Centre must put economic growth first

Updated on: May 04, 2020

The Centre must ignore warnings from global rating agencies and launch a fiscal stimulus

Even before the Centre made its decision to extend its 40-day lockdown by a further two weeks, economists had been stressing the need for an urgent fiscal stimulus package. The voices calling for stimulus ranged from former Chief Economic Adviser Subramanian, who argued for a pre-emptive stimulus to lift the economy from a likely contraction, to former RBI Deputy Governor Rakesh Mohan, who underlined that India today has the ability to sustain high fiscal deficits for short periods, and must use this to provide relief to workers and small businessmen hit by this enforced standstill. Both have suggested a stimulus amounting to about 5 per cent of the GDP. The Centre though, seems to be far more inclined to listen to warnings from global rating agencies, who have been making their usual threatening noises about the dangers of India overshooting its debt and deficit targets. Fitch Ratings recently warned that Covid will likely batter India’s GDP growth to 0.8 per cent in FY21, but seemed to caution against doing anything about it, citing limited fiscal space.

There are several good reasons why the Centre must ignore such warnings and focus on resuscitating the economy quickly instead. One, given the stringency of the lockdown and the high proportion of small businesses and informal workers, the economic impact of Covid on India is likely to be far worse than in countries with a social security net. But its fiscal response so far has been underwhelming, with incremental measures totalling to sub-1 per cent of the GDP. If the economy is left to its own devices, a contraction is highly likely, in which case fiscal deficit and public debt ratios will automatically worsen on a shrinking denominator. Two, deficits and government borrowings are as much a function of revenues as of expenditure. Without urgent intervention to ensure growth, a precipitous fall in tax collections can very easily offset any savings from frugal spending. Some States reporting an 80-90 per cent drop in their April GST collections is a harbinger of things to come. Three, sovereign ratings are as much a function of a country’s growth and financial stability as of its public debt and deficit parameters. Without timely fiscal intervention to support the economy and the financial system, both growth and stability would be at risk, rendering deficit and debt irrelevant to the ratings. Global rating agencies are well-known for constantly shifting their goalposts on what variables go into their rating opinions. The 2016 Economic Survey had critiqued Standard and Poor’s for upping China’s ratings amid its untrammelled credit expansion, while citing low per capita growth to retain India’s BBB-minus rating despite its lower public debt.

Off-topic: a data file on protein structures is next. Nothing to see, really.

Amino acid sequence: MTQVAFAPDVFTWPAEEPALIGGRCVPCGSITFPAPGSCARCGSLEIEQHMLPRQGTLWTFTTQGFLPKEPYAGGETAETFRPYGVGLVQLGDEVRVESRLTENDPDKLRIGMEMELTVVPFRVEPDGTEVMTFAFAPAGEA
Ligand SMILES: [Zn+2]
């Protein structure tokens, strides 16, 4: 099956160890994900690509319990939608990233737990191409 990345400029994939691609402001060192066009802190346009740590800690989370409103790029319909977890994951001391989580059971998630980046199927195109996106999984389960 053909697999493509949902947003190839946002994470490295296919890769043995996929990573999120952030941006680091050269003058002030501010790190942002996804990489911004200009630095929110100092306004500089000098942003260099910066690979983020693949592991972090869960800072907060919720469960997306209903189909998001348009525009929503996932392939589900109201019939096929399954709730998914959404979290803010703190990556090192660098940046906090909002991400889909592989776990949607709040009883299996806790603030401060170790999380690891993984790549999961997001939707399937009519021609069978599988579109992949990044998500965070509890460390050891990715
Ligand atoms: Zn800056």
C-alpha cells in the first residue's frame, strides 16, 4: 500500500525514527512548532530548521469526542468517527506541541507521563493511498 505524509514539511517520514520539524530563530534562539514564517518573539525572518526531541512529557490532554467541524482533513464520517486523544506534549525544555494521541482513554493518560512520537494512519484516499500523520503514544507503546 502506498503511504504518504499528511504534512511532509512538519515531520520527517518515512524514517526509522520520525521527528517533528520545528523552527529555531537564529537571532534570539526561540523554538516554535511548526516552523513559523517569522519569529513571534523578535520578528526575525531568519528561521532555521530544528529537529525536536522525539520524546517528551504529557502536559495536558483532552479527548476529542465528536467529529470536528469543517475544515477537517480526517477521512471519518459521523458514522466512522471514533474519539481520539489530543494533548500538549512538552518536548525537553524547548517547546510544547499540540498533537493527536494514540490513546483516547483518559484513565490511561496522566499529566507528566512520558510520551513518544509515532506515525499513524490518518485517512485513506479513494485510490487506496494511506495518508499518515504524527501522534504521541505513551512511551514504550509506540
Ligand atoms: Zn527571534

Given that the Indian government doesn’t borrow overseas, sovereign ratings matter mainly to help attract capital flows and investments into the private sector. These investors are far more likely to bet on India for its vibrant consumer markets and growth potential than for its sovereign debt and deficit metrics.

Published on May 03, 2020
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